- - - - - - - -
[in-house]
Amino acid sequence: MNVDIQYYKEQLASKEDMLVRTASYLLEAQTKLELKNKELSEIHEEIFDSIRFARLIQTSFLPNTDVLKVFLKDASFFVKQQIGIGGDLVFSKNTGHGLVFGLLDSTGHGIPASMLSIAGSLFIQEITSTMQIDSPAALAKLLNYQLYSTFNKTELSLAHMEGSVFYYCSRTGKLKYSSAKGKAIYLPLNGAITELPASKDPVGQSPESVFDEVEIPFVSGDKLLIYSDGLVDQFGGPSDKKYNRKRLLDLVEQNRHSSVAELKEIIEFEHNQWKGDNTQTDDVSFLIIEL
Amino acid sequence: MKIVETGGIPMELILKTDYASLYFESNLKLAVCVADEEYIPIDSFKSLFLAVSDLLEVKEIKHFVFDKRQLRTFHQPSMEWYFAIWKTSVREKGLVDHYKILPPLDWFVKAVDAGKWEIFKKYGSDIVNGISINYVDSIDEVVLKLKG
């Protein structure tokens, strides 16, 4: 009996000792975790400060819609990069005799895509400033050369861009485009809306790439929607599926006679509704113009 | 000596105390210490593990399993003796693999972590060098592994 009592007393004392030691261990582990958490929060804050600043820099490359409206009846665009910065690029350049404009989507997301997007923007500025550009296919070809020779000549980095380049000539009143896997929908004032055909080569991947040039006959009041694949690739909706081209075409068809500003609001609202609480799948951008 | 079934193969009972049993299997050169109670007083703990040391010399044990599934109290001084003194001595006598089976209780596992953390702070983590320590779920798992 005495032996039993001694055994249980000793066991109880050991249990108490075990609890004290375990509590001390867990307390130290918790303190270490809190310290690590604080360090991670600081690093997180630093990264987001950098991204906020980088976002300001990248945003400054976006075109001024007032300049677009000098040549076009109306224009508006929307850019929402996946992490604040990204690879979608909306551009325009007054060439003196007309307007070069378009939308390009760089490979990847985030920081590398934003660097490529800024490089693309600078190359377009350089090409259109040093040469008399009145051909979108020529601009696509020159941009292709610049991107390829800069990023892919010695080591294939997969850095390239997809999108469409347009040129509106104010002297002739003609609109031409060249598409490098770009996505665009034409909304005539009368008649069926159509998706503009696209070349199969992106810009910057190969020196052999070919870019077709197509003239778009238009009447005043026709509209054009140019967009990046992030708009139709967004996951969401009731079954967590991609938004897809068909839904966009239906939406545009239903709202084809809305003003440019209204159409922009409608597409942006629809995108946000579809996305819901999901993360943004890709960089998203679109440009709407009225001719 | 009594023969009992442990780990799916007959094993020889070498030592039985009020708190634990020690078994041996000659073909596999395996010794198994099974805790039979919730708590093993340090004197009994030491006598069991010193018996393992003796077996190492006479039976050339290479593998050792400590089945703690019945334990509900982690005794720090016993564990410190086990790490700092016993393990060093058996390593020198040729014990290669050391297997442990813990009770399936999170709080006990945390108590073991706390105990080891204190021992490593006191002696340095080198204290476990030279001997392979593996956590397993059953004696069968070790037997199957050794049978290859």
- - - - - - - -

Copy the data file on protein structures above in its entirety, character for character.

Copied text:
[in-house]
Amino acid sequence: MNVDIQYYKEQLASKEDMLVRTASYLLEAQTKLELKNKELSEIHEEIFDSIRFARLIQTSFLPNTDVLKVFLKDASFFVKQQIGIGGDLVFSKNTGHGLVFGLLDSTGHGIPASMLSIAGSLFIQEITSTMQIDSPAALAKLLNYQLYSTFNKTELSLAHMEGSVFYYCSRTGKLKYSSAKGKAIYLPLNGAITELPASKDPVGQSPESVFDEVEIPFVSGDKLLIYSDGLVDQFGGPSDKKYNRKRLLDLVEQNRHSSVAELKEIIEFEHNQWKGDNTQTDDVSFLIIEL
Amino acid sequence: MKIVETGGIPMELILKTDYASLYFESNLKLAVCVADEEYIPIDSFKSLFLAVSDLLEVKEIKHFVFDKRQLRTFHQPSMEWYFAIWKTSVREKGLVDHYKILPPLDWFVKAVDAGKWEIFKKYGSDIVNGISINYVDSIDEVVLKLKG
């Protein structure tokens, strides 16, 4: 009996000792975790400060819609990069005799895509400033050369861009485009809306790439929607599926006679509704113009 | 000596105390210490593990399993003796693999972590060098592994 009592007393004392030691261990582990958490929060804050600043820099490359409206009846665009910065690029350049404009989507997301997007923007500025550009296919070809020779000549980095380049000539009143896997929908004032055909080569991947040039006959009041694949690739909706081209075409068809500003609001609202609480799948951008 | 079934193969009972049993299997050169109670007083703990040391010399044990599934109290001084003194001595006598089976209780596992953390702070983590320590779920798992 005495032996039993001694055994249980000793066991109880050991249990108490075990609890004290375990509590001390867990307390130290918790303190270490809190310290690590604080360090991670600081690093997180630093990264987001950098991204906020980088976002300001990248945003400054976006075109001024007032300049677009000098040549076009109306224009508006929307850019929402996946992490604040990204690879979608909306551009325009007054060439003196007309307007070069378009939308390009760089490979990847985030920081590398934003660097490529800024490089693309600078190359377009350089090409259109040093040469008399009145051909979108020529601009696509020159941009292709610049991107390829800069990023892919010695080591294939997969850095390239997809999108469409347009040129509106104010002297002739003609609109031409060249598409490098770009996505665009034409909304005539009368008649069926159509998706503009696209070349199969992106810009910057190969020196052999070919870019077709197509003239778009238009009447005043026709509209054009140019967009990046992030708009139709967004996951969401009731079954967590991609938004897809068909839904966009239906939406545009239903709202084809809305003003440019209204159409922009409608597409942006629809995108946000579809996305819901999901993360943004890709960089998203679109440009709407009225001719 | 009594023969009992442990780990799916007959094993020889070498030592039985009020708190634990020690078994041996000659073909596999395996010794198994099974805790039979919730708590093993340090004197009994030491006598069991010193018996393992003796077996190492006479039976050339290479593998050792400590089945703690019945334990509900982690005794720090016993564990410190086990790490700092016993393990060093058996390593020198040729014990290669050391297997442990813990009770399936999170709080006990945390108590073991706390105990080891204190021992490593006191002696340095080198204290476990030279001997392979593996956590397993059953004696069968070790037997199957050794049978290859």